Many new perennial plantings naturalize in such a way that they require less water each year. A carefully planned curation can be planted in such a way that the deer won’t pass through the feltes, and scented, and sharp grass cultivars to get to the more tender species. These passive benefits are just a few.
Maintenance and Upkeep
As we have discussed, it’s easy to let perennials run wild and take over a space. Therefore a new perennial garden, as with many gardens, still requires some maintenance and attention in order to preserve its intended look and shape.
Keeping up with seasonal pruning for those species like Nepeta (catmint) that push spray of new growth and flower 3 times a year if you want it, as well as semi-annually transplanting or replacing species that are thriving a little more than you’d hoped, or a little less. Despite the seasonal upkeep, new perennialism is all about finding beauty in the pure and in the wild when it comes to plantings.
Rooted in embracing the magic of a plant’s life cycle while cultivating interest throughout the seasons. Adopting this approach and stepping away from perfectly manicured lawns and clipped shrubs, lessens the need for gas-run equipment, abundance of water and the maintenance associated with it.
Rather, a new perennial garden focuses solely on the plants, in all their glory.
How To Grow Your Own Perennial Garden
When designing a new perennial garden, it may be overwhelming to know where to start. In terms of structure, the movement advocates for a sense of naturalistic flow, with a focus on year-round shape and form.
The theme is one made up of various grasses and pollinators, planted in drifts and masses, with very little open space between them.
The style is often referred to as “painterly” as it incorporates monoculture clumps as opposed to single plantings, creating swads of colour and textures across a landscape.
New perennial gardens often feature an array of plantings, from billowing grasses to dreamy pollinators. With such a wide selection, it can be hard to decide what to plant in order to achieve a new perennial landscape that is tailored to you.
When developing a planting palette, integrating a range of textures and form, as well as narrowing in on a colour scheme is key to striking the right balance between contrast and complementary.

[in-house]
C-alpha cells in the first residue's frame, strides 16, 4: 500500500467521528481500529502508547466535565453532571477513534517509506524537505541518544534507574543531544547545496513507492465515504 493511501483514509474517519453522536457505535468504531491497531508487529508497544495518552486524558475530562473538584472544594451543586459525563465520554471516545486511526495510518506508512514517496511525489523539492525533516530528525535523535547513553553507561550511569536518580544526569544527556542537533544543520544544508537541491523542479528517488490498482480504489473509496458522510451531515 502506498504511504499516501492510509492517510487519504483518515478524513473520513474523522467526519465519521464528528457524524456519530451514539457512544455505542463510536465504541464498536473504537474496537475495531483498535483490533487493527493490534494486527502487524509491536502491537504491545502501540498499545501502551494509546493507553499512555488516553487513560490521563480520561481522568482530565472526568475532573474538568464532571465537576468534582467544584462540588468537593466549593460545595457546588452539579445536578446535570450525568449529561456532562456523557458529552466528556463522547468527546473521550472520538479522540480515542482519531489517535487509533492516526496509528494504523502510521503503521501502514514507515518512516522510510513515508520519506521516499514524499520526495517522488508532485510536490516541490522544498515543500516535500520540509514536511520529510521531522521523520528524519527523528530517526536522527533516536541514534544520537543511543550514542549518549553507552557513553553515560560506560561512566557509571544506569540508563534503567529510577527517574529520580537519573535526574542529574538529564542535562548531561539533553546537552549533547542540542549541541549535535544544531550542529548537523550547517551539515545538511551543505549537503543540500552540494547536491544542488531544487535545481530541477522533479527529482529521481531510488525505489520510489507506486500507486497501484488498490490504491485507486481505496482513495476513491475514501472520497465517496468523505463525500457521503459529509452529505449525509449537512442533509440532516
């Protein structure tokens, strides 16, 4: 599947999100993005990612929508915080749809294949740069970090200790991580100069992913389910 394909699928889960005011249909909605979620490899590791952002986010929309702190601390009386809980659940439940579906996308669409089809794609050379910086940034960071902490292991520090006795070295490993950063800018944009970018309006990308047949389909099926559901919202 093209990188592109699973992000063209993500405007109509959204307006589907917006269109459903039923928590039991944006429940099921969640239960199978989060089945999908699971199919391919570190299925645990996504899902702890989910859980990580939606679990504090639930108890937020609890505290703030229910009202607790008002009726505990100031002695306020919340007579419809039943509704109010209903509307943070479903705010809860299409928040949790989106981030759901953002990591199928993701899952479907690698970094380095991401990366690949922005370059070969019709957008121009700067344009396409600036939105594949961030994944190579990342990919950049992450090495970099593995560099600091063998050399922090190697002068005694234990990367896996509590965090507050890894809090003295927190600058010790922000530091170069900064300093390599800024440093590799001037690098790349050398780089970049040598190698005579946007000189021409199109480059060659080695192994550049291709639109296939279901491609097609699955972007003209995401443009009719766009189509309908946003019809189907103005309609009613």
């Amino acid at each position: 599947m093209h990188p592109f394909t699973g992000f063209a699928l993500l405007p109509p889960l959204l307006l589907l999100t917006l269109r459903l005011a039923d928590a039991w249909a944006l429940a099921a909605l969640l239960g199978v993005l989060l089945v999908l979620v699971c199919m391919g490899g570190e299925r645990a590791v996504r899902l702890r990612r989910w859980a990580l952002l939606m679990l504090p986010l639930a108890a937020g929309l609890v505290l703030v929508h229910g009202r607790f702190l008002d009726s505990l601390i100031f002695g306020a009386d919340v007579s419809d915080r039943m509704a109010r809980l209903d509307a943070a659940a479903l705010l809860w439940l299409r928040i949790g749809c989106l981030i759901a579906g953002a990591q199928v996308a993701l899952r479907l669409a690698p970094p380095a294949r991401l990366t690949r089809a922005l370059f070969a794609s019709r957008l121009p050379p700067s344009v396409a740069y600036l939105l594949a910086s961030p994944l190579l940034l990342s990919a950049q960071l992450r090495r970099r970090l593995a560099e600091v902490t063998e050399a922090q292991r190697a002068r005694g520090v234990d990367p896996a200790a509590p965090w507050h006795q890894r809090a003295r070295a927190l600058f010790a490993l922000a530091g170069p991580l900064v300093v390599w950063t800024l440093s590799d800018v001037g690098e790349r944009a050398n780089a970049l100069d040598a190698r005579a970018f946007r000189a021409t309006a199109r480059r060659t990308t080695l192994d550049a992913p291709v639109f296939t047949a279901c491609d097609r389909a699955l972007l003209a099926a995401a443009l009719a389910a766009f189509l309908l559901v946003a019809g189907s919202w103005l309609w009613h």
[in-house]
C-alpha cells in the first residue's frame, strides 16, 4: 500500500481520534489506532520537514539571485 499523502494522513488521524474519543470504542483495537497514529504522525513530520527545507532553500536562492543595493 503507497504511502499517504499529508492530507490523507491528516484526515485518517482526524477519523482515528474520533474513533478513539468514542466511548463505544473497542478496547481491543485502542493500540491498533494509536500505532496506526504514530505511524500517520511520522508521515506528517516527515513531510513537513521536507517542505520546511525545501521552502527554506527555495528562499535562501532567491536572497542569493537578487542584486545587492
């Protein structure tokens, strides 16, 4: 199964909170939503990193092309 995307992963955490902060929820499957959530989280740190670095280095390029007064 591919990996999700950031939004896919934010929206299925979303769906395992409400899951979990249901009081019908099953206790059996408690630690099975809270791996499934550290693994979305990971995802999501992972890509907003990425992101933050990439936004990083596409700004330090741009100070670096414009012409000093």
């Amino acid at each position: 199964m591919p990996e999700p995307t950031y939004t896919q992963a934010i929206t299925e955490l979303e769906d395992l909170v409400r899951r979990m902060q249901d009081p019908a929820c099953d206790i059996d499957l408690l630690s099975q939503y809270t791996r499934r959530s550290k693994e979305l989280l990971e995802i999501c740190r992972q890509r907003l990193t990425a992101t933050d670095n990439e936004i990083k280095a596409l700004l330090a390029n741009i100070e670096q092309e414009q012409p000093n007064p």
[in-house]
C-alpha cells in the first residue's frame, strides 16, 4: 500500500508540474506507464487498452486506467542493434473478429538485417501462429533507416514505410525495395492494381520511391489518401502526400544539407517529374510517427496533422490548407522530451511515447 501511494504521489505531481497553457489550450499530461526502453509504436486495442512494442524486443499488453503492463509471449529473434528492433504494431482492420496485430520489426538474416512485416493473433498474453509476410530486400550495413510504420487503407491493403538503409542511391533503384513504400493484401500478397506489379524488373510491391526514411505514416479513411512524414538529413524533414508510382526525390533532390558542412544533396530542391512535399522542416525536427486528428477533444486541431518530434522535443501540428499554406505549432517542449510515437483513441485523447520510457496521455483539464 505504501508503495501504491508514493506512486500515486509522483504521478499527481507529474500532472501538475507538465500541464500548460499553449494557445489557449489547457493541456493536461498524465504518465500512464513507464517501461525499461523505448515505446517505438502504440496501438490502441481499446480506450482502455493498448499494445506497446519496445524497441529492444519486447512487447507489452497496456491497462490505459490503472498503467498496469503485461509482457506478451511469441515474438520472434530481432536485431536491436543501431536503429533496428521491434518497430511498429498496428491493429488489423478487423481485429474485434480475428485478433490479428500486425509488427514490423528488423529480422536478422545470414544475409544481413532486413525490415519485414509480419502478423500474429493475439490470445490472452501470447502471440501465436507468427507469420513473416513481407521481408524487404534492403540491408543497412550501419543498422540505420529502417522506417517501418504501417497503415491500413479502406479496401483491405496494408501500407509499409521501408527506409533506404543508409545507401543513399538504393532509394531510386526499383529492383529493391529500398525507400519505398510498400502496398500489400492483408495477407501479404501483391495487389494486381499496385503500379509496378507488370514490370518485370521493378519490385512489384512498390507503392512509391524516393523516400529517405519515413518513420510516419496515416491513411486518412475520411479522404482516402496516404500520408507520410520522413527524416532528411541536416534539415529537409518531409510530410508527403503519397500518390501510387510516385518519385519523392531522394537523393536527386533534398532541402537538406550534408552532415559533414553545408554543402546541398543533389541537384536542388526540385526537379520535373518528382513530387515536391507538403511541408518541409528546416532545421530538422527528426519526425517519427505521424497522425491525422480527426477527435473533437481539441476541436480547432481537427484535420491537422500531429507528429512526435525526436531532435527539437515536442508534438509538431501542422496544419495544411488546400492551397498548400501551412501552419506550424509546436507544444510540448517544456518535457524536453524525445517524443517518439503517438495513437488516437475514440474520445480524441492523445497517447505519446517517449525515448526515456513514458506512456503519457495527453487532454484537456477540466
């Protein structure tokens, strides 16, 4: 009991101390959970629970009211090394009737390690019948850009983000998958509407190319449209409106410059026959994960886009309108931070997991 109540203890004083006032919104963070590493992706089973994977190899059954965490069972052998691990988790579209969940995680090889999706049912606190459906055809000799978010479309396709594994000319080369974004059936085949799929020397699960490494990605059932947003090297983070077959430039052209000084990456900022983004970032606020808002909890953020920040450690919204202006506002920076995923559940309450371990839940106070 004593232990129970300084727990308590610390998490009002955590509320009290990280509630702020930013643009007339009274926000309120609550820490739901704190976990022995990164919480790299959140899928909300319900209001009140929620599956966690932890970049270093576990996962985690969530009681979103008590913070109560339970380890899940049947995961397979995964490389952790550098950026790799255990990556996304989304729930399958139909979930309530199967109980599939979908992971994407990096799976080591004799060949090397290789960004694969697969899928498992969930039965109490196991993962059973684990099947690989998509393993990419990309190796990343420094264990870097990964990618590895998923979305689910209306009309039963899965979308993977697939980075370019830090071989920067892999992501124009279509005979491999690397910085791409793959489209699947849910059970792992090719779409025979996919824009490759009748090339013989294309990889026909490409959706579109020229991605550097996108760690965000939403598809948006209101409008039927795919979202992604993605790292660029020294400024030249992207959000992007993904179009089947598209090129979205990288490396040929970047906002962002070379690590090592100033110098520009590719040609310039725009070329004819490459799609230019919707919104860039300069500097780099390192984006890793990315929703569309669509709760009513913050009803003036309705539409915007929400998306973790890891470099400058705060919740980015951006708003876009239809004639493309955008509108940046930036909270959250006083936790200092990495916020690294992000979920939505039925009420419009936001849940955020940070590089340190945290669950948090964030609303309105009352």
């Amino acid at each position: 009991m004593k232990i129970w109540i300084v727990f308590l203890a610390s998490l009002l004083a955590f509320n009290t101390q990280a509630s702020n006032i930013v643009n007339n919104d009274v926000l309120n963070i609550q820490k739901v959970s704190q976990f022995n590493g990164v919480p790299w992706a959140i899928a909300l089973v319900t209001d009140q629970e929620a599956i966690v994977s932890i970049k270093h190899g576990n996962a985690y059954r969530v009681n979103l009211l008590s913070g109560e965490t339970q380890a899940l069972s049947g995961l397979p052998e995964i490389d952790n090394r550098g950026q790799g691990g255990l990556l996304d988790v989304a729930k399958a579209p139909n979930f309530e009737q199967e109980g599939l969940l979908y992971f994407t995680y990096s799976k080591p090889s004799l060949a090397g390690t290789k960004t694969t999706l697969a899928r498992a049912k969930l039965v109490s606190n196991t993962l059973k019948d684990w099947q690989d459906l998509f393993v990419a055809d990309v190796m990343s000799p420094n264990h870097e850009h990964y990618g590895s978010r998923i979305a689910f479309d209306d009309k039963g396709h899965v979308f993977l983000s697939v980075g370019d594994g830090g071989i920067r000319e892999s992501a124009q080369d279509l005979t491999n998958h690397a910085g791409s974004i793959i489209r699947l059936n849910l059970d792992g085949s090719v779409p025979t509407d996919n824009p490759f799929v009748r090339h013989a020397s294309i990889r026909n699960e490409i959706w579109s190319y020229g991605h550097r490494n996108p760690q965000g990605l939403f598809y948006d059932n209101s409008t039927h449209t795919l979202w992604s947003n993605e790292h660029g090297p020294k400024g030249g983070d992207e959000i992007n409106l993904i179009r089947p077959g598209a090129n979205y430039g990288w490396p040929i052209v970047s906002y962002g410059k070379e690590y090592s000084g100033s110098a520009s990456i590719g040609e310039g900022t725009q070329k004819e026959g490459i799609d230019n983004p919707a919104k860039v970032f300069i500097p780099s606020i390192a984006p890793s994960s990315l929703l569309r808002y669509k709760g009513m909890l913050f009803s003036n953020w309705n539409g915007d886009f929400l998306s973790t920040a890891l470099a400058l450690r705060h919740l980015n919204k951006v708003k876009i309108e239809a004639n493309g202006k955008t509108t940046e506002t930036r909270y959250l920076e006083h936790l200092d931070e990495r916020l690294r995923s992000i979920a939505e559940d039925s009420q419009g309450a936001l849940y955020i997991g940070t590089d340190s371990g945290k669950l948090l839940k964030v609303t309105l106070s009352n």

And when assembling plants for your garden, creating a rhythm within the landscape is just as important as it is when composing music. Plants allow us to set the tone, and choosing varieties that will allow a garden to effortlessly extend itself throughout the seasons is essential.
Consider plants like Miscanthus and Eutrochium purpureum for the autumn and winter seasons, a flowering variety such as Thalictrum aquilegifolium to carry through late spring into end of summer, and bulb plantings, such as Narcissus ‘February Gold’ to balance the starkness in the early spring.
Plantings that fit your environment while maximizing year-round interest are fundamental to creating a great new perennial garden.
Whether you’re an experienced gardener or looking for a place to start, we hope the new perennial garden inspires you to appreciate the natural beauty that is in your own landscape. We encourage you to find value in the blooming, the calm, the wild, and the dynamics of the natural world.
Letting go of perfection might just be the encouragement you need to pick up a trowel and cultivate a garden for the good of yourself and your environment. If you need a hand planning, reach out to us and we’ll support in any way we can.
Danée Marie Lambourne, Founder and Creative Director of EDEN Projects and Inventing Eden Landscape, is an avid New Perennial “fanatic”. You can find her speaking on the topic through the year to audiences like local climate action groups or NFP park and land conservation advocacy collectives.